23 June 2013

Summer Trip - Day 2

The goal for this day was to get through Death Valley, ride along Badwater Road, then head towards Las Vegas and stay the night in a pre-booked hotel in Henderson.

We had booked hotels for the first three nights to make certain we get something for a reasonable price on this long weekend.

On the way to Death Valley

Can't see myself playing Golf there ...

Looking down into Death Valley

Now, as some of you might know, Tigers are playful creatures - they like to play, like to get scratched and sometimes are in a mood to just roll on their sides and take a nap, like these guys:

Playful - as said ...

Tiger wants to get the tummy scratched ...

Nothing bad happened. Just me not leaving it in gear when putting it on the side stand on a road with fairly steep slope down. A few small scratches on the protection bars, Barkbuster plastics and side case. No big deal, just another dent in the ego.

At least we got some nice views that day, it wasn't too hot, just around 30C (86F).

Near Artist Drive

This was actually on the way OUT

We entered Death Valley National Park on such a small road that there was no nice sign. Just a small partially paved road - which was great to ride, just didn't have the desired park sign ...

Leaving California, after a (I think) more than 1000km ride

So, did you know that you can find Joshua Trees in way more places than just Joshua Tree National Park? We saw quite a few of them. This was just South of Pahrump, NV.

Joshua Trees

A really pretty one

We arrived safely in Henderson, NV, but only after the last hour of the ride became really nasty. Very strong cross winds were pushing us all over the road when we crossed the last mountain ridge into the Las Vegas area on HW160.

Andrea's F650GS was really hard to control in these cross winds and I heard over the intercom that she wasn't happy at all. Really not at all. It was tough riding, even for me on the heavier and more stable Tiger 800 and I could only feel for her, but as she didn't want to switch bikes, couldn't help.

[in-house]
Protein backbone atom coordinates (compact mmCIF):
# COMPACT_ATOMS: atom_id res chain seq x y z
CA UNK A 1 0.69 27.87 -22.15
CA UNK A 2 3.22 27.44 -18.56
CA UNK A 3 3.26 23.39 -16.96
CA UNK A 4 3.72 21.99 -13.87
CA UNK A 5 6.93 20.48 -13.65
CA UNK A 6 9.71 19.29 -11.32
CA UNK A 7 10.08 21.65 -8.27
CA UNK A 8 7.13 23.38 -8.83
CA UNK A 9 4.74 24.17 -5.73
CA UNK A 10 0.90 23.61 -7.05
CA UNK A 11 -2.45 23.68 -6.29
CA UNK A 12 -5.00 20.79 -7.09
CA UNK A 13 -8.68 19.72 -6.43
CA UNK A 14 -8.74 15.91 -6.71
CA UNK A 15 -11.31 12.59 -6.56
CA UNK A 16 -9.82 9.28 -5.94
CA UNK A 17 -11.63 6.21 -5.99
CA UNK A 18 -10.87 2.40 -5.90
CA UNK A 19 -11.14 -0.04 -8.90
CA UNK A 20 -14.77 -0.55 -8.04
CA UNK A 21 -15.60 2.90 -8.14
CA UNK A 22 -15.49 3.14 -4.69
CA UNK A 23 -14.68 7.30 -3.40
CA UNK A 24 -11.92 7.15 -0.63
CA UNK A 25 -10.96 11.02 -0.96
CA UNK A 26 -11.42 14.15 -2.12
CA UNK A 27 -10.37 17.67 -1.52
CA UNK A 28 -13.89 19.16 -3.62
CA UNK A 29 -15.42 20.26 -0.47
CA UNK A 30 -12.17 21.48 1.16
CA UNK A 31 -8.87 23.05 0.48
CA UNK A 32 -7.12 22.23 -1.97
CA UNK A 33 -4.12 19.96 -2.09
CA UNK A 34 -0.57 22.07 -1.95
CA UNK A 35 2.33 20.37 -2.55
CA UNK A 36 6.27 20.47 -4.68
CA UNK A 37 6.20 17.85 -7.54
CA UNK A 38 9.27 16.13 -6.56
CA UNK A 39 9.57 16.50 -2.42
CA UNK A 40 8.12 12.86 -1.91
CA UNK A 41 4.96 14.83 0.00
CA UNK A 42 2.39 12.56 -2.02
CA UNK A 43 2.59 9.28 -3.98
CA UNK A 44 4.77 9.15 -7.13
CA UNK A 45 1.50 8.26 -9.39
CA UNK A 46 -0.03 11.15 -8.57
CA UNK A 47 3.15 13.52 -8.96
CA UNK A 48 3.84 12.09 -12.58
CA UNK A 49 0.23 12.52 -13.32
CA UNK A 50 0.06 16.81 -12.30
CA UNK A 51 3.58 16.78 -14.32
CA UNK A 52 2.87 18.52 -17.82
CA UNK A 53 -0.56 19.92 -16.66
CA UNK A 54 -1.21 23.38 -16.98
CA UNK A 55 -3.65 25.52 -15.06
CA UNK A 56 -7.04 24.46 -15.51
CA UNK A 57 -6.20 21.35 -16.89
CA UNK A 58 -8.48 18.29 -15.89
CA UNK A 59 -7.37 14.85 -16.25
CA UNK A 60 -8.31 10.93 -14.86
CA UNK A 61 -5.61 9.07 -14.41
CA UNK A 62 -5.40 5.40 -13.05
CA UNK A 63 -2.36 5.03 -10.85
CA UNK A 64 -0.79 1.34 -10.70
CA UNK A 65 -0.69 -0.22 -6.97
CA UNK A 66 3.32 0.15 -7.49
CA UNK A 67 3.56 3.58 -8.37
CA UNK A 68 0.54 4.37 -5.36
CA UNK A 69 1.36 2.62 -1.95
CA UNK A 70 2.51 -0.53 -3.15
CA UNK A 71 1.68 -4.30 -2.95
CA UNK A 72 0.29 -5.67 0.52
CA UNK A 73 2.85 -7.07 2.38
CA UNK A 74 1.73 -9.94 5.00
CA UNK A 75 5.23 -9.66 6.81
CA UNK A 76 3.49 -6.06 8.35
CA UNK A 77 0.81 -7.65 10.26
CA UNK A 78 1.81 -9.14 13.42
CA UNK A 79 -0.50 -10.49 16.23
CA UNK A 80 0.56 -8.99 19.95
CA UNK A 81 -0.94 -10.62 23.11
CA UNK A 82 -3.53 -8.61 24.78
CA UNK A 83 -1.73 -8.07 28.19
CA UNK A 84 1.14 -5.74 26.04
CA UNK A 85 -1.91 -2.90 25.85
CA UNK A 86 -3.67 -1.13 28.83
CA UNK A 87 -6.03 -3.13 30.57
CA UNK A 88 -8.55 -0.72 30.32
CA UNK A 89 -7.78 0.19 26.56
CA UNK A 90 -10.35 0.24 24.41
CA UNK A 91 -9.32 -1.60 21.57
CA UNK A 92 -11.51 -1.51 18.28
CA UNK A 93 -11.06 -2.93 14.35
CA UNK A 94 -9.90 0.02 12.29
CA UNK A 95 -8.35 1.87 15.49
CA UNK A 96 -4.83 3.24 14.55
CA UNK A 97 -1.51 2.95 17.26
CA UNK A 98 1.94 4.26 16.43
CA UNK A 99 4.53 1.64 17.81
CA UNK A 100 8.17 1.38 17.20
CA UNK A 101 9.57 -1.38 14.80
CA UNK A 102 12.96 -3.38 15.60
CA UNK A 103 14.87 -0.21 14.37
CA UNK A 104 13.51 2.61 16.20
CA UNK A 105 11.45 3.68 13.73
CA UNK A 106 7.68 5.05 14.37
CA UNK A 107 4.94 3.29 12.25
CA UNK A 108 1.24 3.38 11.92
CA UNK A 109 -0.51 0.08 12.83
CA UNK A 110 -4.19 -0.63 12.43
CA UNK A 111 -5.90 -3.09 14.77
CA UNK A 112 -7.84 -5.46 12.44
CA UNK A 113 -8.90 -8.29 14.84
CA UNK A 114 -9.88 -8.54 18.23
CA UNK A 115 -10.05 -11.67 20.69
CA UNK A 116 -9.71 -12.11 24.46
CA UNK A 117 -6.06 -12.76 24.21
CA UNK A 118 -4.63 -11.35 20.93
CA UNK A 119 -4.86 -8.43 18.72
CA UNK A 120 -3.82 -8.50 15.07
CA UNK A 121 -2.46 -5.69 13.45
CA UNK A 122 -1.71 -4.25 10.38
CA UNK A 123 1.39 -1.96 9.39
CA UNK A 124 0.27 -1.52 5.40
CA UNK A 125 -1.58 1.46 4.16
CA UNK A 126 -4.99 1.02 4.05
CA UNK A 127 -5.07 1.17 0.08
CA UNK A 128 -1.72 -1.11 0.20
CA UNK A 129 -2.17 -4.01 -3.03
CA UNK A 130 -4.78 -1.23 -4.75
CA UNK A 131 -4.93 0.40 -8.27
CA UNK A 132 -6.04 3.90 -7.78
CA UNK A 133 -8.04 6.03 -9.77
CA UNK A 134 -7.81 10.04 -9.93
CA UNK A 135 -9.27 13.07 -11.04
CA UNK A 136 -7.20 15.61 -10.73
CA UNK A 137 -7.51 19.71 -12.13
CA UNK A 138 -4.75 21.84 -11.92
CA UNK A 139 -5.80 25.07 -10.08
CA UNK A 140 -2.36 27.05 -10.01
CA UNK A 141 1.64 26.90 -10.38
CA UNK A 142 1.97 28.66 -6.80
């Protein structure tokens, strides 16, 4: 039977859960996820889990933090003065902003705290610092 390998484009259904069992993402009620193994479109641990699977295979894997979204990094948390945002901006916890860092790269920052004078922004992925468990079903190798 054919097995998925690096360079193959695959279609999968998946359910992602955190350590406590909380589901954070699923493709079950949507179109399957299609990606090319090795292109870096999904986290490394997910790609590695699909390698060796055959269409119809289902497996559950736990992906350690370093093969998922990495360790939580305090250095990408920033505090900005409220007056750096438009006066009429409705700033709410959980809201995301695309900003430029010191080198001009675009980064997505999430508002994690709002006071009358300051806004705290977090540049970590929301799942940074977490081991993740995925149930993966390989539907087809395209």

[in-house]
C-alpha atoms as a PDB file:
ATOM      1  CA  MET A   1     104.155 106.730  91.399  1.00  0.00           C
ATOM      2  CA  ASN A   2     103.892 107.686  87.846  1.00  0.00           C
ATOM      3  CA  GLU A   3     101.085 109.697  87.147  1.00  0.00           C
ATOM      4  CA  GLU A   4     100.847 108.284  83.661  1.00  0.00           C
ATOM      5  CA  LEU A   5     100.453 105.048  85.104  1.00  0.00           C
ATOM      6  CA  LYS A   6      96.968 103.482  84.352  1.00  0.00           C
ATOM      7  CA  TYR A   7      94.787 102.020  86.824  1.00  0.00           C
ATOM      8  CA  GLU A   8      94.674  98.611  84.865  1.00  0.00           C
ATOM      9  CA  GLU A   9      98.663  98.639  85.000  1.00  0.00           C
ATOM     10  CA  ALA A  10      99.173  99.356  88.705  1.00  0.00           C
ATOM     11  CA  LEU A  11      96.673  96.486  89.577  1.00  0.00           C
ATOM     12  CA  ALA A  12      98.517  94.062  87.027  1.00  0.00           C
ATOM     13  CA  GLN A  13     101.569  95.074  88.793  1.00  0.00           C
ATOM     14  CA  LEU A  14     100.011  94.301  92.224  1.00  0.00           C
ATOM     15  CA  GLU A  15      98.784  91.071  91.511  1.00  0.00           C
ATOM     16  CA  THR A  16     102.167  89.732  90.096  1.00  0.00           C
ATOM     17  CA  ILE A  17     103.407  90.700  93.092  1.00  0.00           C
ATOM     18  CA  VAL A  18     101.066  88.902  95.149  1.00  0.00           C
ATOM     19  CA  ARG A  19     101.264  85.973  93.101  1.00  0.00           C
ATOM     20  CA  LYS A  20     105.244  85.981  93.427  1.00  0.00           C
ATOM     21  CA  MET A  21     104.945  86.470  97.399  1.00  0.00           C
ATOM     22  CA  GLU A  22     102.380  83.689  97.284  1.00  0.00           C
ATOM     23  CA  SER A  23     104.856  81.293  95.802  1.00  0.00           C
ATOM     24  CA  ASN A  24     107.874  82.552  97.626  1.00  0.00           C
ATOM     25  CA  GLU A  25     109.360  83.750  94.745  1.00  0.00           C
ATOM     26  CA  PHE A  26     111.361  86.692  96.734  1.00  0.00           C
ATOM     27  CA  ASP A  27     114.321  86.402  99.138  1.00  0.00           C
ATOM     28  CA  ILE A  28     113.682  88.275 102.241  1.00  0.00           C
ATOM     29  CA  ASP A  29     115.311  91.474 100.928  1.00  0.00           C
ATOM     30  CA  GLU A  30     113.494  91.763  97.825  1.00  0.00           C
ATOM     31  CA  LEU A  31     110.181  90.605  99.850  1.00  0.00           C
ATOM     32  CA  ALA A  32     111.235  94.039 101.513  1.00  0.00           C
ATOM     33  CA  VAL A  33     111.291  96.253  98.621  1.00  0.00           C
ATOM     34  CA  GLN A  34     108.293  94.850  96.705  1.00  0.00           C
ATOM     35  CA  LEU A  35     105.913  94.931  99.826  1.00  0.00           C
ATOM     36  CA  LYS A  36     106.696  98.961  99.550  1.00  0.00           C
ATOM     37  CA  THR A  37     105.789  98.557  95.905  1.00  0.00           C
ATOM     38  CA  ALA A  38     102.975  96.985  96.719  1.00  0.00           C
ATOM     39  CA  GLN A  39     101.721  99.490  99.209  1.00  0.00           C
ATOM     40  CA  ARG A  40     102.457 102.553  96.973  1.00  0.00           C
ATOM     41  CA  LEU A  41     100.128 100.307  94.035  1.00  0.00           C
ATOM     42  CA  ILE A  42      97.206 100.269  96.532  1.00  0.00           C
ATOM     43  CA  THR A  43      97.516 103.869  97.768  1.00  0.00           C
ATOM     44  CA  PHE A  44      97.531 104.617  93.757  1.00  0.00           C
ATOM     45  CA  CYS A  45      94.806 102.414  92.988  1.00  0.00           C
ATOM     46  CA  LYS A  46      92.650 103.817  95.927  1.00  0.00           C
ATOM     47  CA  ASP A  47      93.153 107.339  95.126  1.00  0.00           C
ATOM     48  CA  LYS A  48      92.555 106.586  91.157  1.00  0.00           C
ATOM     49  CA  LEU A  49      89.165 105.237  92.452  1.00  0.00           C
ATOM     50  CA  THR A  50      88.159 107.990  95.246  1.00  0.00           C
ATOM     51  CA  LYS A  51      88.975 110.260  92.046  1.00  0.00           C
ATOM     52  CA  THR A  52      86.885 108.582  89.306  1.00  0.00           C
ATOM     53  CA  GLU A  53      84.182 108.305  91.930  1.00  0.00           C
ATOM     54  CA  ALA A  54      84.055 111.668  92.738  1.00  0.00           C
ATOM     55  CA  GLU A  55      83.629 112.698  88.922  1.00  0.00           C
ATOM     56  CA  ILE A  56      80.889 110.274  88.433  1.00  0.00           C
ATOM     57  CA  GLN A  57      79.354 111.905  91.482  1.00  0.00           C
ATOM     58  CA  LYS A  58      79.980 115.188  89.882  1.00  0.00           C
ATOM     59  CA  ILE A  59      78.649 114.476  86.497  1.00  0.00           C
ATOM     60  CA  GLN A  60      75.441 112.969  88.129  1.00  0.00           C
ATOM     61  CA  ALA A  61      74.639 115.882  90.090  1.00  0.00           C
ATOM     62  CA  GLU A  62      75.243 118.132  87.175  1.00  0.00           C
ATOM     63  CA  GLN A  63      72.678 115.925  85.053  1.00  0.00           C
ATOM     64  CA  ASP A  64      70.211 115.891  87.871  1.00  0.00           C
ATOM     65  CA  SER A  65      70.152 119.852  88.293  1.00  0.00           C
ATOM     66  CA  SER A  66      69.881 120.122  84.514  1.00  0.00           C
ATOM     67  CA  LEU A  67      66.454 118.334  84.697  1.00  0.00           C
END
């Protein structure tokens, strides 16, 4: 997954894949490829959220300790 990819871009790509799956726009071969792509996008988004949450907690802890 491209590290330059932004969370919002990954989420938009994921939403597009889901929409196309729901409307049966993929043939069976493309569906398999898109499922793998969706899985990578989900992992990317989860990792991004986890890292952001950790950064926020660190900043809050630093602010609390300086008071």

One of the problems of the F650GS is that it is plain too light on the front wheel even in standard setup without luggage. Then you add luggage to the rear, plus the "wind catchers" (side cases) and it becomes even worse. At least Andrea didn't have a top case on which would have made it even worse. I rode the F in a hotel parking lot once and felt how light steering has become and how it really wanted to fall over compared to the very neutral and stable Triumph ... I can only imagine how it was in the wind. But Andrea pushed on and we arrived in Henderson, got a super nice hotel room and treated ourselves a bit with this:

Supper in Henderson, NV

It looked a little like we got an upgraded room in that hotel, we had lots of space and took the opportunity to wash and dry some of our gear - mainly underwear and base layer pieces in anticipation of less nice accommodations.

Again it was  a nice, but long day of riding. That's the downside of living in a huge country where it takes a while to get to the place you actually want to see.

But we are getting closer.


  1. Those spoiled Tigers, always looking for an opportunity to get scratched.

    We had a very similar dinner on our first night in Las Vegas, interesting...

    The sidewinds, I remember those nasty ones up in BC, they've almost thrown me off the road on the F. Same road on the Harley... no problem.

    1. ;-)

      Yeah, those Tigers are like spoiled brats ...

      The winds have been quite an issue on that trip. We had several days were it was really bad and got us to the point to switch to slower side roads even though we wanted to make time/distance.

  2. Darn Tigers and their tummy rubs. Doesn't seem to matter what year of tiger they like to lay down. Glad there wasn't any damage.

    Those cross winds don't sound like any fun at all. Good job Andrea muscling through and arriving safe. I bet her arms were tired.

    1. Yeah, she was tired - it seemed to get a bit better when she stopped fighting it and relaxed and let the bike do its own stabilization. But it's hard and scary.